The path from ionophore drugs to vaccination as the only tool for coccidiosis prevention in broilers: How did Norway achieve this reality?

27 January, 2022

Today, the use of ionophore coccidiostats remains the most widely used strategy globally for coccidiosis prevention in broilers. However, Norway has succeeded in almost completely eliminating the use of this type of medication on its poultry farms. In this article, we will look at why they have chosen this route.

Narasin is a polyether antibiotic with an ionophore effect (Berg et al., 1978). It has a broad antimicrobial spectrum, including Gram-positive bacteria and mycoplasmas; however, its main use is against protozoa such as those of the genus Eimeria. Because of its antimicrobial nature, resistance has been found in several studies (Peek et al., 2003 ; Kraieski et al., 2021 ). Despite this, and thanks to the previously mentioned uses, together with its growth-promoting effect, it remains a very popular medication globally.

How Enterococcus faecium changed coccidiosis prevention in Norway

In Norway, following the prohibition of antimicrobial growth promoters in 1995, the use of narasin increased sharply up to 2014 (NORM-VET Report, 2014), probably in an attempt to achieve the growth-promoting effect that had been lost in 1995. However, as narasin is an antibacterial agent, it was included in the NORM-VET test panel for Enteroccocci spp. from 2001 to 2013. In the same 2014 report, it was established that 72.4% of the Enterococcus faecium isolates were resistant to narasin (Norström et al., 2014; NORM-VET Report, 2014). There was also a significant positive association with streptomycin and gentamicin.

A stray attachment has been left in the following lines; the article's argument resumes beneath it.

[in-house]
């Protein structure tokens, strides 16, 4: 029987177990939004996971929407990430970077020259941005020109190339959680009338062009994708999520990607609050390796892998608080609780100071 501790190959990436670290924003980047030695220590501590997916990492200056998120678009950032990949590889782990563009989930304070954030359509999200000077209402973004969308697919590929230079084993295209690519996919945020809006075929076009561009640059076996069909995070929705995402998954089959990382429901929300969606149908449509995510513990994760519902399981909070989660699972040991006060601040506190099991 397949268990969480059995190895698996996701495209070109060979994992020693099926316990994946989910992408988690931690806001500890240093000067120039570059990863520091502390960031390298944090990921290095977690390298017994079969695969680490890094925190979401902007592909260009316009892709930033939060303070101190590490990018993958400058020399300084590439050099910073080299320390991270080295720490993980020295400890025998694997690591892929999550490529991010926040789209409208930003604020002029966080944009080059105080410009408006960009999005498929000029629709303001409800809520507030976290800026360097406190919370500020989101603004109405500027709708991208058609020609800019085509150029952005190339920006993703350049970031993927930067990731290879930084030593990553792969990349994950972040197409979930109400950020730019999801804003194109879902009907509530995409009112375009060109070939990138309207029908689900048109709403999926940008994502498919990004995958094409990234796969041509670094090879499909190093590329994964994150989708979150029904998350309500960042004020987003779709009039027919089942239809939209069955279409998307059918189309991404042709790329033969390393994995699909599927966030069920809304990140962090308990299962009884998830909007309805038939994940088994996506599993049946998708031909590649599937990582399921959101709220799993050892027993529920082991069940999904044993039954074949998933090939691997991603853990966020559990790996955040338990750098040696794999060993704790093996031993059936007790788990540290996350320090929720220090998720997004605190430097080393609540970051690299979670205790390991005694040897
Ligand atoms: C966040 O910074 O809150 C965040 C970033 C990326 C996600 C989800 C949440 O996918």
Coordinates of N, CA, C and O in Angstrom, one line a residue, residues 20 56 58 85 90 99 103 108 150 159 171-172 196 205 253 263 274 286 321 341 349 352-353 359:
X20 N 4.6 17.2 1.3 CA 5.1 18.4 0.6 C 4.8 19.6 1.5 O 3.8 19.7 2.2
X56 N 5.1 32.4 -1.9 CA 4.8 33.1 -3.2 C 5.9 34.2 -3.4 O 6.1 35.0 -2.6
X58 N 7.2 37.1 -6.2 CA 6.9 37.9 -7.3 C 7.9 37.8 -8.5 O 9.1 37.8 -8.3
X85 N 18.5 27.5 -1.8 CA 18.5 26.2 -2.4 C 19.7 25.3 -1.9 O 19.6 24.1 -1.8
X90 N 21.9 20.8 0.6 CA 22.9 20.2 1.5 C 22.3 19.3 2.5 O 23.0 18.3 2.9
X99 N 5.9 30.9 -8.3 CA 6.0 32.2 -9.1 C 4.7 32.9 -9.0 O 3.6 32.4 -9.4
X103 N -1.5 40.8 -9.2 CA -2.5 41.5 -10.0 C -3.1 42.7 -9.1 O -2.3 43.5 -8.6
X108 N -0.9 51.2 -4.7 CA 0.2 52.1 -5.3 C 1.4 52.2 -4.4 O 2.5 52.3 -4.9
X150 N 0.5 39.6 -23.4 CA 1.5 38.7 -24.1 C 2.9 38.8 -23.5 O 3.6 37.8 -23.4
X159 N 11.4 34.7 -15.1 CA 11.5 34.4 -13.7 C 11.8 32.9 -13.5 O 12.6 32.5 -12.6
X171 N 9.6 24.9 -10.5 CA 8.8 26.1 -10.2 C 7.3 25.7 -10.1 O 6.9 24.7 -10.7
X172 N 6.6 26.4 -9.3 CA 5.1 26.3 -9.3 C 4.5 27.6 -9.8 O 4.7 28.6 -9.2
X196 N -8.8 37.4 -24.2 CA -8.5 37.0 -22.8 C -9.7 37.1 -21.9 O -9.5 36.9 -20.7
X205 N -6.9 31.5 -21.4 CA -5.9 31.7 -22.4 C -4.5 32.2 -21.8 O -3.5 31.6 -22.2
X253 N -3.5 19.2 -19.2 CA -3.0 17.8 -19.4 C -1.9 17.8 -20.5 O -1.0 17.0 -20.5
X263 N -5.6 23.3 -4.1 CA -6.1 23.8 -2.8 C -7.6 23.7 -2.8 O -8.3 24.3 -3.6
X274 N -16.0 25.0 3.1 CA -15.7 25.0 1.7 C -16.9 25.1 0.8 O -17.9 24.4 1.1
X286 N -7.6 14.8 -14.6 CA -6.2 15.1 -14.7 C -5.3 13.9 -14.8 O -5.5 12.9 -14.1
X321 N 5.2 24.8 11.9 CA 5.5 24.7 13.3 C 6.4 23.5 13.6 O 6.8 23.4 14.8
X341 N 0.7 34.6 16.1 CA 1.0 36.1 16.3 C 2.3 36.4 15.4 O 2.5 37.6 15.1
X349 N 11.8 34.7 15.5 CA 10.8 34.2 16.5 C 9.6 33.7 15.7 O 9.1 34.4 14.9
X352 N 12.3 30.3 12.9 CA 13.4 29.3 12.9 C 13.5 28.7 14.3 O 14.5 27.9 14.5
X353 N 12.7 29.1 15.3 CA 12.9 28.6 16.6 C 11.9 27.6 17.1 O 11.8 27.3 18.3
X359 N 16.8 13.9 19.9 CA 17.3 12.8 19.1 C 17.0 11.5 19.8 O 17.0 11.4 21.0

Enterococcus faecium is not a pathogen with great clinical importance in poultry production. Nevertheless, multidrug resistant Enterococcus faecium (MEF) strains, originating from farm animals, are proliferating at a great rate. In the USA alone, MEF causes the hospitalisation of 20,000 individuals every year and over 1,300 deaths, with nosocomial vancomycin-resistant E. faecium (VRE) causing the highest toll in hospitals (Limayem et al., 2015).

Enterococcus faecium Enterococcus faecium is a threat to Human Health associated with narasin resistance

In 2015, the Journal of the Norwegian Medical Association (Tidsskrift for den Norske Legeforening) published an article in which the resistance relationship between narasin and vancomycin was established (Nilsson et al., 2012). It also ascertained how broilers can act as a reservoir for commensal E. coli strains that contain a large number of antimicrobial resistance genes (Bonnet et al., 2009).

For all these reasons, in February 2015, the Norwegian poultry industry launched a project with the aim of gradually eliminating narasin as an agent for coccidiosis prevention by the end of 2016, with the condition of not increasing the use of antibiotics for therapeutic use (there was a fear regarding the growth of bacterial problems). Between 2015 and 2020, the use of antibiotics has been anecdotal (NORM-VET Report, 2020).

In a recent article, the mechanism of resistance against narasin and its relationship with vancomycin resistant-Enterococcus faecium (VRE) has been characterised (Naemi et al., 2020). Today, only monensin (ionophore that is also able to develop resistance [Houlihan et al., 2003]) is being used on some farms (NORM-VET Report, 2019).

Current coccidiosis prevention in Norway: use of vaccines against coccidiosis in chickens